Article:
Business News

Gunmaker American Outdoor Brands plummets 20% after quarterly sales plunge

American Outdoor Brands reopens trading, plummets over 20 percent

American Outdoor Brands shares tanked after the reported a large year-over-year sales decline and gave dismal guidance.

The gunmaker said its sales fell 32.6 percent year over year in its fiscal third quarter.

Formerly Smith & Wesson, the company said its results reflect a "continuation of challenging market conditions in the consumer market for firearms."

American Outdoor President and CEO James Debney said there's less demand for firearms and that the company believes this "may continue for some time."

For the current quarter, American Outdoor said it expects adjusted earnings between 9 cents and 11 cents per share on revenue between $162 million and $166 million.

Wall Street had previously projected fiscal fourth-quarter earnings of 38 cents on $205.6 million in revenue, according to Thomson Reuters consensus estimates.

The stock was halted at about 4 p.m. ET prior to the announcement. It reopened 20 percent lower at 4:35 p.m. ET. Shares of American Outdoor fell as much as 26 percent in after-hours trade.

In a Thursday earnings call, Debney gave a brief statement about the February school shooting in Parkland, Florida.

"We share the nation's grief over this incomprehensible and senseless loss of life and we share the desire to make our community safer," Debney said.

The CEO said, "Through our membership and work with National Shooting Sports Foundation we will continue to support the development of effective solutions that accomplish that objective, while protecting the rights of the law-abiding firearm owner."

The massacre in Parkland has renewed calls for gun control legislation and created a greater sense of urgency around how to prevent such tragedies. Following the shooting, several major U.S. companies have dropped their associations with the National Rifle Association.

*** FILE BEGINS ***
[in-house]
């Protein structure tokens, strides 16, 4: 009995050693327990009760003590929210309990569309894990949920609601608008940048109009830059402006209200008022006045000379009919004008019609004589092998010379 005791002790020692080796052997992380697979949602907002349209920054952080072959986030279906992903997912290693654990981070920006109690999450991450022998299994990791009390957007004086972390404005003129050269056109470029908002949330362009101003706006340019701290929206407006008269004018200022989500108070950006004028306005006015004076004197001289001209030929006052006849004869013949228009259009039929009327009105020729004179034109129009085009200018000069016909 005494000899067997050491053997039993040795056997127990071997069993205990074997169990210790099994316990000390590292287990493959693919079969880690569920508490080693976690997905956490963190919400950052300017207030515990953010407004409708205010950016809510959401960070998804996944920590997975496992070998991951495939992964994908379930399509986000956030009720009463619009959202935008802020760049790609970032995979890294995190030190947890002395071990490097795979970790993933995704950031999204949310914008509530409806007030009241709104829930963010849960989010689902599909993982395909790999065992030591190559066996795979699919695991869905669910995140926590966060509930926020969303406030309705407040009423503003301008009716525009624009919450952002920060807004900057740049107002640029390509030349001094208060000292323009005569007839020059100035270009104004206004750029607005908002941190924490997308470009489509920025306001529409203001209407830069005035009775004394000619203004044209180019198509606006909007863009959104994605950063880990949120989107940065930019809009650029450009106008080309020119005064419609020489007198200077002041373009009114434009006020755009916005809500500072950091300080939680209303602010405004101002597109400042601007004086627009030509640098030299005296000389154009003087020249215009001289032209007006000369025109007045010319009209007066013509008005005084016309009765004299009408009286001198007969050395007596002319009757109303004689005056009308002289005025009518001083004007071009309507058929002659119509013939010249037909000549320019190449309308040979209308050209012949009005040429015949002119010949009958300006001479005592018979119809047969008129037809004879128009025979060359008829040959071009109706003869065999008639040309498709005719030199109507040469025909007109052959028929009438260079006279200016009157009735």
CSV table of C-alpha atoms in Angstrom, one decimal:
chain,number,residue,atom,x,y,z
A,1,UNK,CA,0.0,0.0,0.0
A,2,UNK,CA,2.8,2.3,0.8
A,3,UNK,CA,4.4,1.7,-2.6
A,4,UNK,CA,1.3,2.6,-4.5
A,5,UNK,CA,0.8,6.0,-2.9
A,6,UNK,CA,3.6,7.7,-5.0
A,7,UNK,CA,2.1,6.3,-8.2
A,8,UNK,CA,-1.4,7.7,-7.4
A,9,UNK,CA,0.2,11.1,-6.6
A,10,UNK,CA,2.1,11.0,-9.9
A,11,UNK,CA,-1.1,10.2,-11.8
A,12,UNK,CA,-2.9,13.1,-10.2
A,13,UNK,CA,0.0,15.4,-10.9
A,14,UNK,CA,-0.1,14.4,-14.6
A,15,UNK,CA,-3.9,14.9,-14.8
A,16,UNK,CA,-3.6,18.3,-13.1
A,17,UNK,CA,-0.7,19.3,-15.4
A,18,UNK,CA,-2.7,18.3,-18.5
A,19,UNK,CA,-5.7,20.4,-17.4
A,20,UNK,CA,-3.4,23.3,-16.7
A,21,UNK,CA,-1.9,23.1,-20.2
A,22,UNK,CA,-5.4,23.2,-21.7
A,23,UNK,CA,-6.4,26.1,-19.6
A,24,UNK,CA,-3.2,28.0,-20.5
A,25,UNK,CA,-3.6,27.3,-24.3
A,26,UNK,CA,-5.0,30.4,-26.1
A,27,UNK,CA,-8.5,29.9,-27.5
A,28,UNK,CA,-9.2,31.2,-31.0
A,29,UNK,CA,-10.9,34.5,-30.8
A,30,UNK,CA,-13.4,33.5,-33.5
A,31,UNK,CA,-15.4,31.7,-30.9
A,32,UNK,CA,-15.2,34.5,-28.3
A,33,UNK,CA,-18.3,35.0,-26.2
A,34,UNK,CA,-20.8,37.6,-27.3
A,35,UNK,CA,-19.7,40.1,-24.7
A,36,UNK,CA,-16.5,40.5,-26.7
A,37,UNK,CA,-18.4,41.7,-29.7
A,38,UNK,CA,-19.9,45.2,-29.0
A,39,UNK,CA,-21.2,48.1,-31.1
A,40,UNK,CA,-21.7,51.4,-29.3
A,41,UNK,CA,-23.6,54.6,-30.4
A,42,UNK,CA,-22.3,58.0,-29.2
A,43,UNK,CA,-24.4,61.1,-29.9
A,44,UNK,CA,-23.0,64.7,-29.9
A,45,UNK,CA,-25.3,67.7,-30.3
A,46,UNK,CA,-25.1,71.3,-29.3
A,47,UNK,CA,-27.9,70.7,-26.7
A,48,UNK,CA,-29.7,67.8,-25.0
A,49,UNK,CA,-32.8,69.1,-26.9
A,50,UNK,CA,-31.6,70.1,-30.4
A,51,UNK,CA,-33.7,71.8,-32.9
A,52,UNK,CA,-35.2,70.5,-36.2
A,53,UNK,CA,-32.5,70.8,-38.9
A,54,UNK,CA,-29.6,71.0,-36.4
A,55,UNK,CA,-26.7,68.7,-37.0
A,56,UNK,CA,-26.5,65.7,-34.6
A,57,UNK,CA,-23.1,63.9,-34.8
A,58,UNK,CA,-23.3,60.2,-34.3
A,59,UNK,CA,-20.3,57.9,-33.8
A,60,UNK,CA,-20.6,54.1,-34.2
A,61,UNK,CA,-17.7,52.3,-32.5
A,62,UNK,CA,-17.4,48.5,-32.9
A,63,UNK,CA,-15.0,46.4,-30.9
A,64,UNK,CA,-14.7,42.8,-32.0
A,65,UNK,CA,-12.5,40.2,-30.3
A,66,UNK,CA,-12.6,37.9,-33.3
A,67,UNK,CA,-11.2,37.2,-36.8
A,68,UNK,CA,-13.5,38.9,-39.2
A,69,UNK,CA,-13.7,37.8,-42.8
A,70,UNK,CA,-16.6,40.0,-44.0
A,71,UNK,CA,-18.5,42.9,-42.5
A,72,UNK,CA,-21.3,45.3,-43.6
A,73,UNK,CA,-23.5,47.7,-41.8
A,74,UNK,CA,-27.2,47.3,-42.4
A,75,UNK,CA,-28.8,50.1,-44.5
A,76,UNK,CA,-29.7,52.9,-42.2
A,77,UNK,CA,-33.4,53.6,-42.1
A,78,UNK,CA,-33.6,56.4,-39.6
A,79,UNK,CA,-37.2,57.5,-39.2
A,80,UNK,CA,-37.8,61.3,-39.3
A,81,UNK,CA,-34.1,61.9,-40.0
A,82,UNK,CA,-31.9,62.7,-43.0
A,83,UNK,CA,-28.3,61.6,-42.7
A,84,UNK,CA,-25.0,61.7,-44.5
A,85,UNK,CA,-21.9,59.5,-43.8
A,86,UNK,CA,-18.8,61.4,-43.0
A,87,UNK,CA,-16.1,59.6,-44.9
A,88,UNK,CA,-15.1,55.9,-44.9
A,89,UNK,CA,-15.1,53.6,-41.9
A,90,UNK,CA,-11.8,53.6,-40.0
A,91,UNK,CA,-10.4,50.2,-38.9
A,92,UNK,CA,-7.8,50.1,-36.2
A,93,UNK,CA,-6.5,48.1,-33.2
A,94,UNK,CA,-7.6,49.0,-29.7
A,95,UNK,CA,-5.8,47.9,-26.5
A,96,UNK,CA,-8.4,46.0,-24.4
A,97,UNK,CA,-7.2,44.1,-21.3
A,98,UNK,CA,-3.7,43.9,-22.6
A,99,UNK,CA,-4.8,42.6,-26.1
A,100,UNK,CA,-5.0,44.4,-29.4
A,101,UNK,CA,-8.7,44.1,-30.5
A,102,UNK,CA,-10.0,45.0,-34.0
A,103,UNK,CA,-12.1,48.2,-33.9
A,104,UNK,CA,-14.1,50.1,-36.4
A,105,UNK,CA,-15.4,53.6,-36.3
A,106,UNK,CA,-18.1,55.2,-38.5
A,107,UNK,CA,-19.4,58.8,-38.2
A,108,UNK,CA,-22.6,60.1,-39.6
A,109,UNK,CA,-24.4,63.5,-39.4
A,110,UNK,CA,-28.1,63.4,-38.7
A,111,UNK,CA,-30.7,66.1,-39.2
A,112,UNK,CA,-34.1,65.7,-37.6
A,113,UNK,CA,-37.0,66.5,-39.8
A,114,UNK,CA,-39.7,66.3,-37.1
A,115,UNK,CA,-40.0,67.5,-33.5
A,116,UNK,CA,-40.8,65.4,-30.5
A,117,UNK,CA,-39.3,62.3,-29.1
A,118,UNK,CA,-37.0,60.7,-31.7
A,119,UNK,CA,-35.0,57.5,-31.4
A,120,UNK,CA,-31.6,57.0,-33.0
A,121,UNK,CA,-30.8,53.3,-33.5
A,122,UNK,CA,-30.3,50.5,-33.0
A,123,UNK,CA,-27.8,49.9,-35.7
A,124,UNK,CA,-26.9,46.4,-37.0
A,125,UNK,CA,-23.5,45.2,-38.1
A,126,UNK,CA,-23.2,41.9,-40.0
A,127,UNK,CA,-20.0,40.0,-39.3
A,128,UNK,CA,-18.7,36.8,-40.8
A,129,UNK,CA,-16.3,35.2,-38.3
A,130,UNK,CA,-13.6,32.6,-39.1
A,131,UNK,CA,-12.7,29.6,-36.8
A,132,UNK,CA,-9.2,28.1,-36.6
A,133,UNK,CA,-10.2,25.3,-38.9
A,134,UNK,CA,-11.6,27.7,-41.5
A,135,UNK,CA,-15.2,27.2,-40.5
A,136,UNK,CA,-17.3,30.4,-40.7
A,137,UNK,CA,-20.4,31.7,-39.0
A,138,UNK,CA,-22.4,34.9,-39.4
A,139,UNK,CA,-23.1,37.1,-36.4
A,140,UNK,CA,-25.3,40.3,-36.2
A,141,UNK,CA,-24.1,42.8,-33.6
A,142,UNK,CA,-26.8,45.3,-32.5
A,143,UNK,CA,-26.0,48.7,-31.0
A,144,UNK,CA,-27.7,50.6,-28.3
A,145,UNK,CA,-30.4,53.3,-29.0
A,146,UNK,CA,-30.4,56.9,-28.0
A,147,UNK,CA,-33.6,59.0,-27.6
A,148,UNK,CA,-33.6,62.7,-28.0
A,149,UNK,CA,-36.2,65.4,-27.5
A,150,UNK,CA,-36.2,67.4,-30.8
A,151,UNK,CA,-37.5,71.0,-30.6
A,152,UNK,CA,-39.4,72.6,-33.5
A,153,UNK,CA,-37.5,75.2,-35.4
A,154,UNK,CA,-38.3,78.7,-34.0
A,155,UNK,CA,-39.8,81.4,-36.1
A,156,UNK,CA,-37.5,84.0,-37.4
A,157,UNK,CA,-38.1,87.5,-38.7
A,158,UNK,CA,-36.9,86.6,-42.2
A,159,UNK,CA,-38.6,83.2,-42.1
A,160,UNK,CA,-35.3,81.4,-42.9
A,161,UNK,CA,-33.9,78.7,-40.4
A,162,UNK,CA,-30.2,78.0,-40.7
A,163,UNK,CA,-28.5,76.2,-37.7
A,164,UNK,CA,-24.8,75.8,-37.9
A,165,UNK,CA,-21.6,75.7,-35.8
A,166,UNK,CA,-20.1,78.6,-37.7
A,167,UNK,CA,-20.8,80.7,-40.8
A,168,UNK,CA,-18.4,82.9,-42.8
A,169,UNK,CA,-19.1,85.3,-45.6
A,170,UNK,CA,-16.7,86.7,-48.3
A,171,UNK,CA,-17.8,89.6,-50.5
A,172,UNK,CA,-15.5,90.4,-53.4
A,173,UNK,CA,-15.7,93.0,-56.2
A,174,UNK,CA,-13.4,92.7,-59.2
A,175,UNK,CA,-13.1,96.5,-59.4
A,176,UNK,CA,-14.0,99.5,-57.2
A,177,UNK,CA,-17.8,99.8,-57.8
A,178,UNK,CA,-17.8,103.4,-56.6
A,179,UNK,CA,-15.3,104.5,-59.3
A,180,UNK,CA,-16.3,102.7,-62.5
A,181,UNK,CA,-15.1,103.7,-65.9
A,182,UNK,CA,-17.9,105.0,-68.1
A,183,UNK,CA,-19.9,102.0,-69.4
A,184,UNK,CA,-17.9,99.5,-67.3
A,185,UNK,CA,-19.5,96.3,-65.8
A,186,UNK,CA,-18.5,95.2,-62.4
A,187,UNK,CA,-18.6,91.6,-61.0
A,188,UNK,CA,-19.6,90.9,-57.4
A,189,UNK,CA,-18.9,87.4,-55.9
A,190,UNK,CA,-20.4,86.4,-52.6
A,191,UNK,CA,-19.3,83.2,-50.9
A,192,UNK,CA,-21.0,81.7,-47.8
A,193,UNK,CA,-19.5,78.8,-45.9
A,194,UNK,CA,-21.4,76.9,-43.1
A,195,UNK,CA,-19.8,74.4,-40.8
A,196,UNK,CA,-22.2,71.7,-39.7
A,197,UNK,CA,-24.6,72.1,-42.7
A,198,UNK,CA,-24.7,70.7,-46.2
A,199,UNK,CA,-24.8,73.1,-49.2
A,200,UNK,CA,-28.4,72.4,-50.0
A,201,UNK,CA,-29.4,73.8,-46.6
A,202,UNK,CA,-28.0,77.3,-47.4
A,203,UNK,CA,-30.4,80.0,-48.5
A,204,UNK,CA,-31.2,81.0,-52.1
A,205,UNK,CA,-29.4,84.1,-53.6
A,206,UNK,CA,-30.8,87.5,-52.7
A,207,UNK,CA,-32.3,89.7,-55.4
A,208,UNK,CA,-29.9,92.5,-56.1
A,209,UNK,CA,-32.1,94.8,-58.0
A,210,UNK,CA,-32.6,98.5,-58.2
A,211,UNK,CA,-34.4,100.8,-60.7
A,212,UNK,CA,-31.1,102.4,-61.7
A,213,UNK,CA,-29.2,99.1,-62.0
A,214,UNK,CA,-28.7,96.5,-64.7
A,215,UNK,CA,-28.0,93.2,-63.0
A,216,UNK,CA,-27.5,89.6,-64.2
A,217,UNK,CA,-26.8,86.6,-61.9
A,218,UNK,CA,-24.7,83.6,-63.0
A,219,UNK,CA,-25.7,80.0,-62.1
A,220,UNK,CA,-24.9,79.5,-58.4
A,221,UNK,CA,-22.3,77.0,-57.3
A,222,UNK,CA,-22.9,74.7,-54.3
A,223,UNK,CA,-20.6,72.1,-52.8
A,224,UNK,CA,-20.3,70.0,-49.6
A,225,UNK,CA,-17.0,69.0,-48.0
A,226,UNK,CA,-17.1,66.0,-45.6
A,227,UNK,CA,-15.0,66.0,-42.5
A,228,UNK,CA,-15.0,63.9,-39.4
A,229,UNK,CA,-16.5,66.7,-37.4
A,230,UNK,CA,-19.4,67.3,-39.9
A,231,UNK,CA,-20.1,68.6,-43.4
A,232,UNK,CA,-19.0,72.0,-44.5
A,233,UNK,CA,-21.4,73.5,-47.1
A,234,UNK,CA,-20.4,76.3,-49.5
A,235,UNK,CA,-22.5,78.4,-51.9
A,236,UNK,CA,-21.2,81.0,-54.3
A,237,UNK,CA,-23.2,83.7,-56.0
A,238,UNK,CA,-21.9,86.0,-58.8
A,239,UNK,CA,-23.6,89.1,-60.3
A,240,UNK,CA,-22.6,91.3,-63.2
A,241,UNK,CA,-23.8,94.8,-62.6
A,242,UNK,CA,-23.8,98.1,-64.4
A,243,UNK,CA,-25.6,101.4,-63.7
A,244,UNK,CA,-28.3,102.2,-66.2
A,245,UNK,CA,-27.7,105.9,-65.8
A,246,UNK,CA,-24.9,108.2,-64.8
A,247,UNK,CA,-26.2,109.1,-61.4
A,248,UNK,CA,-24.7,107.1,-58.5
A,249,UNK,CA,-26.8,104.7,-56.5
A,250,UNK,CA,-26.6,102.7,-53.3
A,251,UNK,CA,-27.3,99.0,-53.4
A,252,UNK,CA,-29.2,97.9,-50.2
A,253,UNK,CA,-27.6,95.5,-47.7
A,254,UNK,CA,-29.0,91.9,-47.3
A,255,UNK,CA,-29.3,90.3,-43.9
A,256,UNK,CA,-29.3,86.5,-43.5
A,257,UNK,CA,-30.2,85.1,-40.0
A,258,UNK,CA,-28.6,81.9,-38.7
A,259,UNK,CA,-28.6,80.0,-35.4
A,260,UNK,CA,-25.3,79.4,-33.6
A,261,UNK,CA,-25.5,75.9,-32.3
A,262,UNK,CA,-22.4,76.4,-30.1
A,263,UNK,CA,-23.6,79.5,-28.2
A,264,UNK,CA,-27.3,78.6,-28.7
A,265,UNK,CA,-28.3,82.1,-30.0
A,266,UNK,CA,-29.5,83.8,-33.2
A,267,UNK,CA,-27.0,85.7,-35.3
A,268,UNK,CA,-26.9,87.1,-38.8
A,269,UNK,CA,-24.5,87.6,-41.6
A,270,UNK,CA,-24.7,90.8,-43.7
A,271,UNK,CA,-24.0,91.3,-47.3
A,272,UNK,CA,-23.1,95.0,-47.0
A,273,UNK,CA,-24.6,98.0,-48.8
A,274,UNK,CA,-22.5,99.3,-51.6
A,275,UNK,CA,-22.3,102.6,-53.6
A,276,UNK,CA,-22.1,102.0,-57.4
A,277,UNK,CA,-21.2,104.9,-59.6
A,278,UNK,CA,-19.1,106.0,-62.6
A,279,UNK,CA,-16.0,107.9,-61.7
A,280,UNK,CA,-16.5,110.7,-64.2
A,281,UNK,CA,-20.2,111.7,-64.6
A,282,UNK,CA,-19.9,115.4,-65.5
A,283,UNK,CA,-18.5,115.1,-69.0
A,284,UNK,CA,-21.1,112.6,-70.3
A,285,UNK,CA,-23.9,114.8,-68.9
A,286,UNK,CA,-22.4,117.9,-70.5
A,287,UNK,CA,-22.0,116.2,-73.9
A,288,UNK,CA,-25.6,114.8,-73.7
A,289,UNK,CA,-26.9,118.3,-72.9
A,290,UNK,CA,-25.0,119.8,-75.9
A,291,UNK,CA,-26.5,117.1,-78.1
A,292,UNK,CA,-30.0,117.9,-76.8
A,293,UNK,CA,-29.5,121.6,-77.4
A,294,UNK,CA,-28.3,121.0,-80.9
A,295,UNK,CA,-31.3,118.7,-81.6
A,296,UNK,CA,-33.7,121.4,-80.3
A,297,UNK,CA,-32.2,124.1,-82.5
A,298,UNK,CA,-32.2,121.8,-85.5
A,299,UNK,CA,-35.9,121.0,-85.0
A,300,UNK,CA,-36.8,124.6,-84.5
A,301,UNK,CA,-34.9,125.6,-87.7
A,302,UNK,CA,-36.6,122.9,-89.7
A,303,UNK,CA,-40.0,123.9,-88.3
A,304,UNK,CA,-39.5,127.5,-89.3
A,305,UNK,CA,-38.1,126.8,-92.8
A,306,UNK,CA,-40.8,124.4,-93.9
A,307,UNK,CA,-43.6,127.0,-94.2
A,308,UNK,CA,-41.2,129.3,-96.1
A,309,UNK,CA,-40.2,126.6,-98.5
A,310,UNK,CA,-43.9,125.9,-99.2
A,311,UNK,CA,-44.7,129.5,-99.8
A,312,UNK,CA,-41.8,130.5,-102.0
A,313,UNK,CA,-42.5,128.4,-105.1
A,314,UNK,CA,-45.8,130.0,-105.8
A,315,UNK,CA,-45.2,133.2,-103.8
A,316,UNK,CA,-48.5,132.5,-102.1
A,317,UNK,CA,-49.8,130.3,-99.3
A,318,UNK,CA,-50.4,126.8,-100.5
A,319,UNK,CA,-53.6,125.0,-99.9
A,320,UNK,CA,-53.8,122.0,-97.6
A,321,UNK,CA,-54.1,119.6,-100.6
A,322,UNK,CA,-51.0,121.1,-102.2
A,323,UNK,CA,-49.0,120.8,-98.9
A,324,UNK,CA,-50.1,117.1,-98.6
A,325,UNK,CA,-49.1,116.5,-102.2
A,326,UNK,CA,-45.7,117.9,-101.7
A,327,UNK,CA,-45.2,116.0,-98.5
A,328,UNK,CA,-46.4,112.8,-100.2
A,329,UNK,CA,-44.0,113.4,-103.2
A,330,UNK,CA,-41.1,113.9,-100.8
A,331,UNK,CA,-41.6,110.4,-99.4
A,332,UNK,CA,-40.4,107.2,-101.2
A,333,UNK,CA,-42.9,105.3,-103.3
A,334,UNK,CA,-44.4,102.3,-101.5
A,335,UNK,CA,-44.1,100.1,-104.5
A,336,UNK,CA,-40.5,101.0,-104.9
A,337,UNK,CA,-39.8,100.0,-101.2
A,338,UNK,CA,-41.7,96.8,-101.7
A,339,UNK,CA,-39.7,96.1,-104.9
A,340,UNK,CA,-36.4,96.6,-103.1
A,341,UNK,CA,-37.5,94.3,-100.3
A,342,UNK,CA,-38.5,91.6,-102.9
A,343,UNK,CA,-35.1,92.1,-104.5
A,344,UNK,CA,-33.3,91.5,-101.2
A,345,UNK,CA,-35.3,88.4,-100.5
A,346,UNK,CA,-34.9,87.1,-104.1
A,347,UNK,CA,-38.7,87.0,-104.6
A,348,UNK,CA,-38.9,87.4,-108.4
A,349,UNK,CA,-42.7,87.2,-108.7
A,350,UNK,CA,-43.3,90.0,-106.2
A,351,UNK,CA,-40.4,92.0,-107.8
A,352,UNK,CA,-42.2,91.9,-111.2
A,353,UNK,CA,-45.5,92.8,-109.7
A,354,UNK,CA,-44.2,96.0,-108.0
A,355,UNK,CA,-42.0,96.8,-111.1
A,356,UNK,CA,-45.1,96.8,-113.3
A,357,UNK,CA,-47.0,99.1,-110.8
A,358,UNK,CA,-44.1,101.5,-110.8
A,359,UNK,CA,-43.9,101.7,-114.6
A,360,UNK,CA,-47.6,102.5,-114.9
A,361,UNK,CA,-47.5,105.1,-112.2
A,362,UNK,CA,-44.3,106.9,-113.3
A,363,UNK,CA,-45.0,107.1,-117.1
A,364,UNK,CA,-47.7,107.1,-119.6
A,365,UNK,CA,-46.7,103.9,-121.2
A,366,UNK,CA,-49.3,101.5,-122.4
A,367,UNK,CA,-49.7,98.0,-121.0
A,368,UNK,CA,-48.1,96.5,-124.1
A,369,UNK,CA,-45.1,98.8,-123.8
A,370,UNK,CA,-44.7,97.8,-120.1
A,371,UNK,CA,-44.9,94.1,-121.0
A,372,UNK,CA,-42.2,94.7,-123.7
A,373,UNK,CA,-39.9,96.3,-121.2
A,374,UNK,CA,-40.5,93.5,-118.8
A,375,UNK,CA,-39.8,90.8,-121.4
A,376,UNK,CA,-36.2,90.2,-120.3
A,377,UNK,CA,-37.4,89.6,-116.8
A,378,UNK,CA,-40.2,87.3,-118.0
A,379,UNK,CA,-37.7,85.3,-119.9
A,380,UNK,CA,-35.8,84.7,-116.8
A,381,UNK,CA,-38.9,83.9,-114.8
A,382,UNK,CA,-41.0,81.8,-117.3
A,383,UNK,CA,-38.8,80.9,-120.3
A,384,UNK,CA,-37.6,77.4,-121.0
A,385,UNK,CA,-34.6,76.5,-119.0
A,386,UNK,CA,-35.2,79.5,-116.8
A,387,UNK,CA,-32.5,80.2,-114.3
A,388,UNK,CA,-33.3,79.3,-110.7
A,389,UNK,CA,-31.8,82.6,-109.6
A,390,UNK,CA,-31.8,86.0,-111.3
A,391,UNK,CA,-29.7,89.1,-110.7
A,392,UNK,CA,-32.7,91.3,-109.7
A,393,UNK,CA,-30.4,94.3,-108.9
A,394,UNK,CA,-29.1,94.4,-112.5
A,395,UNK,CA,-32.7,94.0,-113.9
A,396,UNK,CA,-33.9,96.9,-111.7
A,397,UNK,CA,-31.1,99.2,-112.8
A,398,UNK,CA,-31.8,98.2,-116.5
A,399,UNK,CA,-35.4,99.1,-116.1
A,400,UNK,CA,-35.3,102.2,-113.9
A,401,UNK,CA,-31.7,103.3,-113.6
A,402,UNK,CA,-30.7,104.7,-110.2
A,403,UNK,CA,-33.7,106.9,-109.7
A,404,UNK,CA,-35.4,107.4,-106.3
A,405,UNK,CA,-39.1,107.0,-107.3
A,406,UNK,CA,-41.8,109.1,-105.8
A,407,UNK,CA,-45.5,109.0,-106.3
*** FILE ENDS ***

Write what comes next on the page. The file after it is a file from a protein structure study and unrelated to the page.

On Wednesday, President Donald Trump called for stronger background checks and said he would "seriously consider" raising the federal minimum age for purchasing assault-style weapons to 21.

Gun stocks fell to multiyear lows following the news. American Outdoor set a new 52-week intraday low of $8.87 on Wednesday. American Outdoor shares have shed more than 50 percent in the past 12 months.

Big box retailers Dick's Sporting Goods and Walmart also said Wednesday that they would no longer be selling firearms to those under 21.

American Outdoor CEO Debney said during the earnings call that he had heard reports of higher foot traffic at firearms retailers and increased sales.

In the wake of mass shootings, fears of tighter regulations on firearm sales have historically led to an uptick in gun purchases.

Rival Sturm, Ruger & Company has previously attributed tough comparisons to a sales spike during the political campaigns for the 2016 election. Then-Democratic presidential candidate Hillary Clinton had pledged to tighten gun-control measures.